Aside from the checkpoint where soldiers waved us through and the ancient gold temple, Mae Salong looked Alpine. We corkscrewed up the ridgetop road, whooping as each turn revealed a steeper drop-off. Mandarin signs and satellite dishes announced that we had arrived in the Chinese village, where tea has replaced opium as the cash crop.

During the 1960s, a splinter of the Chinese Nationalist Army found its way to the region. Its leader, Khun Sa, ruled as an opium warlord for two decades, fleeing across the nearby Burmese border after the Thai army defeated his militia. Since 1982, a government development project has encouraged the Chinese descendants to go straight, growing oolong on tea terraces. The results spread down the hillsides as we coasted into the dusty courtyard of the Mae Salong Resort, where a tired monkey swung with a chain on its ankle.

The collection of drab cliffside bungalows looked like a 1960s camp. It was. Unwittingly, we’d stumbled into the former Nationalist militia training camp, now a cheap refuge for backpackers. Faded photographs near the restaurant recalled the original Kuomintang settlers. At a cafe on an overlook, we made a rest stop, sipping obligatory cups of tea. My husband returned from the outhouse beaming. “That had the most spectacular view of any men’s room I’ve seen,” he declared firmly.

Despite the setting, the tea plantations aren’t attracting crowds yet. But Thailand’s clearly betting on the mystique of the Golden Triangle to boost tourism. The development project, with royal backing, has poured asphalt, concrete and money into the province. On our ride to the Hall of Opium, within sight of Burma and Laos, we saw the evidence.

When we stopped at a shop to check our directions, a few minutes past the village of Mae Chan, the owner greeted us with a beaming “Sawatdee-kaaaaa!” Shaking her head at our questions, she ran for a better English speaker, who ambled out to the curb. We’d missed the main turnoff for the Hall, in Chiang Saen, he told us cheerfully. But we could continue north to a new road that would bring us straight to the museum.

“You will find it,” he said confidently. “And if you don’t, you come back here and spend the night at my house.”

A half-hour later, we turned east on a road sizzling with fresh asphalt. We swung past trucks and rice fields until we slowed behind a steamroller and a highway work crew who waved us forward onto smooth red clay. We bumped ahead of the roadmakers, heading downhill toward a wide brown vista: the Mekong. A massive masonry sign proclaimed the entrance to the Hall of Opium, with a royal Thai crest.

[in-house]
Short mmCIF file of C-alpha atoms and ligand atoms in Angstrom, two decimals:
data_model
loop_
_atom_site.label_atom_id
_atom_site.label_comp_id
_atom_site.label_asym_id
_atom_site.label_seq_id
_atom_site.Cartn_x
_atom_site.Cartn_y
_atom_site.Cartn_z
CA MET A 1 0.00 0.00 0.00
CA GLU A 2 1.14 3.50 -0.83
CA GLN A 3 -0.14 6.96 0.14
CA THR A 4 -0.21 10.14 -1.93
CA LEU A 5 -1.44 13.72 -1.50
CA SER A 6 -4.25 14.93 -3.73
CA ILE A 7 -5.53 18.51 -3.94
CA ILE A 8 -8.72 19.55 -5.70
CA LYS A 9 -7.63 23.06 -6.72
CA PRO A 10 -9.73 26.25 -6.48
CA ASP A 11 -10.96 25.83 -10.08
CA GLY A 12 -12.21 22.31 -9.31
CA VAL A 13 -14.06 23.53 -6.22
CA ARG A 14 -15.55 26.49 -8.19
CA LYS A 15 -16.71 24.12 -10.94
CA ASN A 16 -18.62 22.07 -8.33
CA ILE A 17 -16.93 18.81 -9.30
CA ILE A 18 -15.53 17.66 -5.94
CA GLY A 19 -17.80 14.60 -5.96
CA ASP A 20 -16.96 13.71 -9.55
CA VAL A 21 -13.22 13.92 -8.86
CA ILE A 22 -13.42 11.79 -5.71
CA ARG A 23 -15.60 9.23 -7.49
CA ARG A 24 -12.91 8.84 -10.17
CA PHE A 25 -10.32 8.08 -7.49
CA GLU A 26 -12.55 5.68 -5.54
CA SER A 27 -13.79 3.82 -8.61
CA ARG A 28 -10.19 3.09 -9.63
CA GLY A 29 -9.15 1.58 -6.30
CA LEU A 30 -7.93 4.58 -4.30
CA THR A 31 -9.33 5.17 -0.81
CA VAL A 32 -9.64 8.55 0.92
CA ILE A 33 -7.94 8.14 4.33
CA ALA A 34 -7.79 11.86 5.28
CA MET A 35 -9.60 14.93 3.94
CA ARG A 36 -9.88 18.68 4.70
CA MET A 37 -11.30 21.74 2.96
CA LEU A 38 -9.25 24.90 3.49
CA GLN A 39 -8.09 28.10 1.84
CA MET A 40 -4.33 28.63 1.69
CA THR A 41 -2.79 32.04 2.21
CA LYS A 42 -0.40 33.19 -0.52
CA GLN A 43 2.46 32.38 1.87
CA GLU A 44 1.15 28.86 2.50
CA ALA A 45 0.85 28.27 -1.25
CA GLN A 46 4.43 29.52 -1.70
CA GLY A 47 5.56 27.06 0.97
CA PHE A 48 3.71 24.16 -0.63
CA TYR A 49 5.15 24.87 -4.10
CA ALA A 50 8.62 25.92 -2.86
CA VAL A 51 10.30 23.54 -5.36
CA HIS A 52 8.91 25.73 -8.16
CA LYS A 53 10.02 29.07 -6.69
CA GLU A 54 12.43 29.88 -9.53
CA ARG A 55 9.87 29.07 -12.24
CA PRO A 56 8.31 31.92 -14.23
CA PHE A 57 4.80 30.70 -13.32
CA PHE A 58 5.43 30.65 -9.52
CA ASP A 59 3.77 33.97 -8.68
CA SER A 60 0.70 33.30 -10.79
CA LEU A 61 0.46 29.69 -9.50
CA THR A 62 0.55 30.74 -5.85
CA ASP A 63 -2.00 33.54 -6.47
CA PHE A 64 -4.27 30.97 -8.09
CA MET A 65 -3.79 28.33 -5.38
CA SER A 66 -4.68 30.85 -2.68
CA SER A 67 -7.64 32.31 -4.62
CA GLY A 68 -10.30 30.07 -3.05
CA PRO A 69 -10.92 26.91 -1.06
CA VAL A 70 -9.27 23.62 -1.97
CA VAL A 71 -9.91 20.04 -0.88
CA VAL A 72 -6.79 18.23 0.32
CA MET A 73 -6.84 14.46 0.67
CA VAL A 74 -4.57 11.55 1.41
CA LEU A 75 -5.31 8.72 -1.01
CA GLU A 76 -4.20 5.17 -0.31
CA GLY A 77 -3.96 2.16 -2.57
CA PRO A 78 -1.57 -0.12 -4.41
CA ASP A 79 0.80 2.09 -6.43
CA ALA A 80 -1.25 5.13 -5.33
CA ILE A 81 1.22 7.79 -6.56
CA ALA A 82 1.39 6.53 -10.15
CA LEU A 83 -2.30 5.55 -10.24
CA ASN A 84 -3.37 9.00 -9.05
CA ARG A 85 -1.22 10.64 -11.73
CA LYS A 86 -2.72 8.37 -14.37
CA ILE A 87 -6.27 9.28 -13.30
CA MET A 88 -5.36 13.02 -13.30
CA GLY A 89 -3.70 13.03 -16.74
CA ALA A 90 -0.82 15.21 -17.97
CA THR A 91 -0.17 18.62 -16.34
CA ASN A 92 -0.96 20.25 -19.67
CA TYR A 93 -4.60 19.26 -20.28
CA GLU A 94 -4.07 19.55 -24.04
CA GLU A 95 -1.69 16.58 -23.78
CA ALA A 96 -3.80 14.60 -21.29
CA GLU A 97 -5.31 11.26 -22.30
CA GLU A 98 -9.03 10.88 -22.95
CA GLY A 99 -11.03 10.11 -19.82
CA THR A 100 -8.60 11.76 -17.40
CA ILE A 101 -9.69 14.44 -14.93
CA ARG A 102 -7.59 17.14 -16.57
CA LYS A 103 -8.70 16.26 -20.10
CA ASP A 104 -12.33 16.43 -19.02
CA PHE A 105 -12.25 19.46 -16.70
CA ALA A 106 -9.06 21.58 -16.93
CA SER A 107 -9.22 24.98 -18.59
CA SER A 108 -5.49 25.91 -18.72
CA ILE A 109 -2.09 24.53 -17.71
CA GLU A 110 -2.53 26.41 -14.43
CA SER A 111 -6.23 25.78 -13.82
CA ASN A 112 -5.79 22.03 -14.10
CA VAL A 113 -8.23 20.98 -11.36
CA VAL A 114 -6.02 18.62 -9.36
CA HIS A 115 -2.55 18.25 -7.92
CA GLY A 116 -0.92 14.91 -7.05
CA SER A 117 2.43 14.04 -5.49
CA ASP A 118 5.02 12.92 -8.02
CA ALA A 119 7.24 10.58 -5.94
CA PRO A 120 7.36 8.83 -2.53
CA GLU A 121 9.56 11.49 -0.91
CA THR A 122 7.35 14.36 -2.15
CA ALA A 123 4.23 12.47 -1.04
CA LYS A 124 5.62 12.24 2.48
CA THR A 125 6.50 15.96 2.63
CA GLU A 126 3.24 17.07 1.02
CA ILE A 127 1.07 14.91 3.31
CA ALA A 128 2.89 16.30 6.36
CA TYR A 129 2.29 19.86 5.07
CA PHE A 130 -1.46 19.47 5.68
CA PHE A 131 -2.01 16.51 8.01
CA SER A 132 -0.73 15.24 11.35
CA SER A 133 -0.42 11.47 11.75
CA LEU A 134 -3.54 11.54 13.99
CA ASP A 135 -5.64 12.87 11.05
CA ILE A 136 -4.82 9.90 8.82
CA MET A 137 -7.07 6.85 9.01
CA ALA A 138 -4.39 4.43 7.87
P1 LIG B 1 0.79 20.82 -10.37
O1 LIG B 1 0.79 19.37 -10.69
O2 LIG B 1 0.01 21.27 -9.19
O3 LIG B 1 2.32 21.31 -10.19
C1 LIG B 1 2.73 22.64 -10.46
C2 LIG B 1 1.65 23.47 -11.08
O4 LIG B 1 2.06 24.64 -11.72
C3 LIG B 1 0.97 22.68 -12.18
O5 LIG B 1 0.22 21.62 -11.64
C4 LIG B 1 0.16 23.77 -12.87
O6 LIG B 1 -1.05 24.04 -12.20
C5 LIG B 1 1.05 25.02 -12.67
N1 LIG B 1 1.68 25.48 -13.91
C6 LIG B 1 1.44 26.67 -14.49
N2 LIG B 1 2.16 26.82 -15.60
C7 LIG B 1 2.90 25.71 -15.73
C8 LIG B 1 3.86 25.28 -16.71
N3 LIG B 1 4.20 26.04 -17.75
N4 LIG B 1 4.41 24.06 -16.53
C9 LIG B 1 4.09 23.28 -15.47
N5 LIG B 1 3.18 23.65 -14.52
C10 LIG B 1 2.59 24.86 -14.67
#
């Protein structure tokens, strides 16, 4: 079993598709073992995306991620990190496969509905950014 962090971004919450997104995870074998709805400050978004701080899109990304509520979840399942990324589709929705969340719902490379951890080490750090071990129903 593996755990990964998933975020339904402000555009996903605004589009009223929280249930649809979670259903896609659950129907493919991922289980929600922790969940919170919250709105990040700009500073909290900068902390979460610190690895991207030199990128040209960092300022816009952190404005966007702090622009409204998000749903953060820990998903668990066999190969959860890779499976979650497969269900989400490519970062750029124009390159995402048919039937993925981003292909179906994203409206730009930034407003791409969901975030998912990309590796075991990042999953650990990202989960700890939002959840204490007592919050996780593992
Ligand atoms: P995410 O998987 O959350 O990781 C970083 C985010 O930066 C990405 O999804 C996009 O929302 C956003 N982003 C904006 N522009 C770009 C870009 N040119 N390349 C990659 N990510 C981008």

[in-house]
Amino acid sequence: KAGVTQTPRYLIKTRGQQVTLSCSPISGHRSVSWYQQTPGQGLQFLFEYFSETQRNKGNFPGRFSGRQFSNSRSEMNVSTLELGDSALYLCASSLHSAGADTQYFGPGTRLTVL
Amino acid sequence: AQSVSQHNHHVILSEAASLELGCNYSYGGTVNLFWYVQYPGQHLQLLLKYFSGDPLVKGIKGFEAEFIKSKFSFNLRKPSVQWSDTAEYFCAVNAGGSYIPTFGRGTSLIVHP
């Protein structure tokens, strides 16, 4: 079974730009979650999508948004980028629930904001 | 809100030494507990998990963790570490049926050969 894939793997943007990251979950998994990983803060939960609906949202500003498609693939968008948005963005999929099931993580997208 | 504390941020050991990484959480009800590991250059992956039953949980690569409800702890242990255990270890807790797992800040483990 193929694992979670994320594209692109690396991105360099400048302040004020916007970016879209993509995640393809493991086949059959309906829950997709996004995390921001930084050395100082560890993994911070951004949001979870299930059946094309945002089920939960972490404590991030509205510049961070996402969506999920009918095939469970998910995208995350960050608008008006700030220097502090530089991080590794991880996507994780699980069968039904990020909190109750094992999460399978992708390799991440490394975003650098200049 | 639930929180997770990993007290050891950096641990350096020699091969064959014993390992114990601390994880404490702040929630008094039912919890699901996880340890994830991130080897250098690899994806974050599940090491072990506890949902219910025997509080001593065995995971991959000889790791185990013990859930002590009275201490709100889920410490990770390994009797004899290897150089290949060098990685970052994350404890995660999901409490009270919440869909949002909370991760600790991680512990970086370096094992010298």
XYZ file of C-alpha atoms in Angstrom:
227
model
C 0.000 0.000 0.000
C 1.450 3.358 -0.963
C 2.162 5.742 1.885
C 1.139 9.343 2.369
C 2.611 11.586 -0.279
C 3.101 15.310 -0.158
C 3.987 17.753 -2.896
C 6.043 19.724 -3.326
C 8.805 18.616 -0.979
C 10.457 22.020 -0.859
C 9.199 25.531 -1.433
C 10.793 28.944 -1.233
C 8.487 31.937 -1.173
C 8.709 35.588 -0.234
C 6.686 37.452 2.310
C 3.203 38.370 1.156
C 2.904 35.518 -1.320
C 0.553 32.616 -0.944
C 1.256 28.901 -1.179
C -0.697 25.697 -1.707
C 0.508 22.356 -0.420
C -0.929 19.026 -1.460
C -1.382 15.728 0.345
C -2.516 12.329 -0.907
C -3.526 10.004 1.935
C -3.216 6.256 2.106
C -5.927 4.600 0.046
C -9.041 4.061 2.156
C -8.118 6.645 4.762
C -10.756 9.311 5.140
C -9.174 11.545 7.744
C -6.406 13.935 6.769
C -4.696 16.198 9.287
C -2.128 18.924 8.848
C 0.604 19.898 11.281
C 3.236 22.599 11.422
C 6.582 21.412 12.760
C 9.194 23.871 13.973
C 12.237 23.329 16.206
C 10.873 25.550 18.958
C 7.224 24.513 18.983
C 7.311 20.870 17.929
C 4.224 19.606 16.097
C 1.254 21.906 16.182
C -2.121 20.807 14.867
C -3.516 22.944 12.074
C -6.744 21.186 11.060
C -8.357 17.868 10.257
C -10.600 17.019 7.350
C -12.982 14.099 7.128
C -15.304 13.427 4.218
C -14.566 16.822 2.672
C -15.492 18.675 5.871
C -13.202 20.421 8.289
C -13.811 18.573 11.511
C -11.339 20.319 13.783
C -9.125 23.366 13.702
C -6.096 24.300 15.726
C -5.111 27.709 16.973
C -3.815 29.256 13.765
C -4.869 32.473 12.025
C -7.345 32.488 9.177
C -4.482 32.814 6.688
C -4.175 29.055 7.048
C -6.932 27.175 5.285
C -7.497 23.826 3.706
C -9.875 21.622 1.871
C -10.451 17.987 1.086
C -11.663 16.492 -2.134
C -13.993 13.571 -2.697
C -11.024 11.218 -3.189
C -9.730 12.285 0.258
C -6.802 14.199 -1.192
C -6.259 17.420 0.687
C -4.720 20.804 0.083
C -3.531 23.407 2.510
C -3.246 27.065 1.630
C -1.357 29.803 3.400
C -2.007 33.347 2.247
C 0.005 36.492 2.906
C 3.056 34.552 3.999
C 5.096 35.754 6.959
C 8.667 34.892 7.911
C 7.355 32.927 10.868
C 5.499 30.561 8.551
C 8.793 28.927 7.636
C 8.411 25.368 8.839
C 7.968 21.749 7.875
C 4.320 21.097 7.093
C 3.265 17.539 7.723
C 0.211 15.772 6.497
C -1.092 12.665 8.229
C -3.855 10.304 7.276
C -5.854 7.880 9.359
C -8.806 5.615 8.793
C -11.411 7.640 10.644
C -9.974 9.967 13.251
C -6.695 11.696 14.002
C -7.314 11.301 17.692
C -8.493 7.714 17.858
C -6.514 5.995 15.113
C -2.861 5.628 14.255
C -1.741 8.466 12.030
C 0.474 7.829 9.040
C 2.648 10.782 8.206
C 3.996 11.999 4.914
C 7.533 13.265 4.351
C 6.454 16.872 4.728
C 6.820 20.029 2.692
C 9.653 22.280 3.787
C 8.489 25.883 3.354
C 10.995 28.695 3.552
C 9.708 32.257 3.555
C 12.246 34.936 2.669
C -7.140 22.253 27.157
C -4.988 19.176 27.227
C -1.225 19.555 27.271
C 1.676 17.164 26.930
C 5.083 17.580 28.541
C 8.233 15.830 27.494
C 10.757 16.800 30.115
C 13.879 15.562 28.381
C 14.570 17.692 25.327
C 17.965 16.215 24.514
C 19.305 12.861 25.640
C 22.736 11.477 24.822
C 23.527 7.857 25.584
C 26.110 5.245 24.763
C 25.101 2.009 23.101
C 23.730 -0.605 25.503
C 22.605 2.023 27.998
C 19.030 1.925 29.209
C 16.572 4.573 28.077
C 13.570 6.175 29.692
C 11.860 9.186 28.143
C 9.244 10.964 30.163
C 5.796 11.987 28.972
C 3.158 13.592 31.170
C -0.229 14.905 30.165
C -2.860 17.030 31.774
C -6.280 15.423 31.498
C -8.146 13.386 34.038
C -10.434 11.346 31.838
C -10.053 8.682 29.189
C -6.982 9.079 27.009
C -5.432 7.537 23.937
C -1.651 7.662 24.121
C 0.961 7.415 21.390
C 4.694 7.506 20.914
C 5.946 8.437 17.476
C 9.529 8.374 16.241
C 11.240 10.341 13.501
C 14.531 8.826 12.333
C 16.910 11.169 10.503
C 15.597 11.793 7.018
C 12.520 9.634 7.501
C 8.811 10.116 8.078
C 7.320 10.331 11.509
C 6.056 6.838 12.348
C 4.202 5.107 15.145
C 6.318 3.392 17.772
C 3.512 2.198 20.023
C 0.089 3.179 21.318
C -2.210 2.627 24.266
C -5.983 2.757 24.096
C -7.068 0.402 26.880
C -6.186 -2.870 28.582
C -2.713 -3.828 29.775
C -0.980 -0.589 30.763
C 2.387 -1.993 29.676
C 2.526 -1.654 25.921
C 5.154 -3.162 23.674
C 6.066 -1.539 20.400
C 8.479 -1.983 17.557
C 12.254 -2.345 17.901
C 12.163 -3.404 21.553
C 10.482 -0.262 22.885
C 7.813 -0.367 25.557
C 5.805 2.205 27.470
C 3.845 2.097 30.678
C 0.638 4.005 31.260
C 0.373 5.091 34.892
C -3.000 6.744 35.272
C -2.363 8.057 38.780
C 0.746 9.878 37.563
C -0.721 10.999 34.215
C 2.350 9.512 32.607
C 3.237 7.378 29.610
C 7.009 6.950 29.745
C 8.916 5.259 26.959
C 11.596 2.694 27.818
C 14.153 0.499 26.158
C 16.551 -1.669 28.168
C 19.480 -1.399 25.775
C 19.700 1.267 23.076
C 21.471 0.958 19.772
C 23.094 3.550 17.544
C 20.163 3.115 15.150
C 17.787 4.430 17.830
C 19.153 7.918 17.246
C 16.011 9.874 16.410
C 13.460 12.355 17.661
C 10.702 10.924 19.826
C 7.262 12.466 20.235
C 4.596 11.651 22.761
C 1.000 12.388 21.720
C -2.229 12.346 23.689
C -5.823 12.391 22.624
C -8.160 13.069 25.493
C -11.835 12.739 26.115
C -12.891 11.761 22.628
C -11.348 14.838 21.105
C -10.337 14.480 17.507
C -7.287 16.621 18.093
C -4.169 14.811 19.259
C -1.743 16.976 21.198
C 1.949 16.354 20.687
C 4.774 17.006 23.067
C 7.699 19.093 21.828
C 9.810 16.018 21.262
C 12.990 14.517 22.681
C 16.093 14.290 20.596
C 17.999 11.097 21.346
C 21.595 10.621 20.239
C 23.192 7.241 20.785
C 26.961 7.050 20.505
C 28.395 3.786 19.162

The museum was vast.

Until we entered the $10 million stucco and marble edifice, we had expected — okay, even secretly hoped for— a ramshackle museum with sketchy exhibits and a kitschy gift shop. Facing an empty parking lot was a dignified hip-roofed structure nearly as large as the Smithsonian Castle, stuccoed, landscaped and blazing in the afternoon heat. For our Western-style $10 admission fee, we were about to get the official history of the drug.

Inside, we plunged into a long, evocative tunnel, its curved walls carved with figures suggesting sleep, suffering, dreams and danger.

Apart from a few pipes, bowls and uncomfortable porcelain headrests from Chinese opium dens, the Hall’s galleries proved weak on actual artifacts but strong on the weird geopolitical bedfellows that the trade had produced over the past 300 years.

The exhibits argue, in fluent English and Thai, that the British addiction to tea engendered a massive Chinese addiction to opium. (The finger-pointing toward the West is perhaps explained by the “technical assistance” credited to China for this section of the museum.) The British East India Co. held a 50-year monopoly on selling Indian opium; by the 1820s, Chinese smugglers were buying 900 tons of opium a year. As addiction grew, the Chinese emperor protested the West’s illegal sales; the English attacked. Two Opium Wars would follow, with Hong Kong as a British prize.

The museum ventures beyond the colonial history of opium to medicinal history and global addiction. An incongruous photo gallery of overdosed celebrities and a “Hall of Reflection” deliver a didactic footnote. Standing in front of mirrors, we were invited to meditate on our own anti-drug resolutions before departing. That’s important, Hall manager Prasert Thep-intha told me: He said that 100,000 guests visit annually, most of them local schoolchildren on field trips. As the government works to reduce supplies of opium, it hopes that drug education can also reduce demand.

We couldn’t leave without touching the edge of the Golden Triangle, where the Ruak River from Burma meets the Mekong. Five minutes later, we hopped on a long-tail boat, piloted by a 13-year-old, to speed along the border with the setting sun in our eyes. Fishermen cast nets from open skiffs, and a few cargo boats chugged slowly eastward. The three neighboring countries have more than the river in common. Each has contributed one grandiose casino to an otherwise blank shoreline.

We left the river in our taillights and made our way back along dark roads. The fluorescent lights of market stalls welcomed us back to Chiang Rai. We slurped huge bowls of khao soi, a stew of glistening noodles in curry paste and coconut milk. Then we used the chopsticks to trace the next morning’s jaunt on the map. A waterfall swim? The ostrich farm?

We had finally gotten the hang of Chiang Rai. There was, simply, no rush. We’d gas up the bikes and decide tomorrow.

Pah.

Chiang Rai, Thailand, and the Golden Triangle area: Where to go and what to know

O’Toole is a freelance writer in Pittsburgh. Her Web site is www.christinehotoole.com.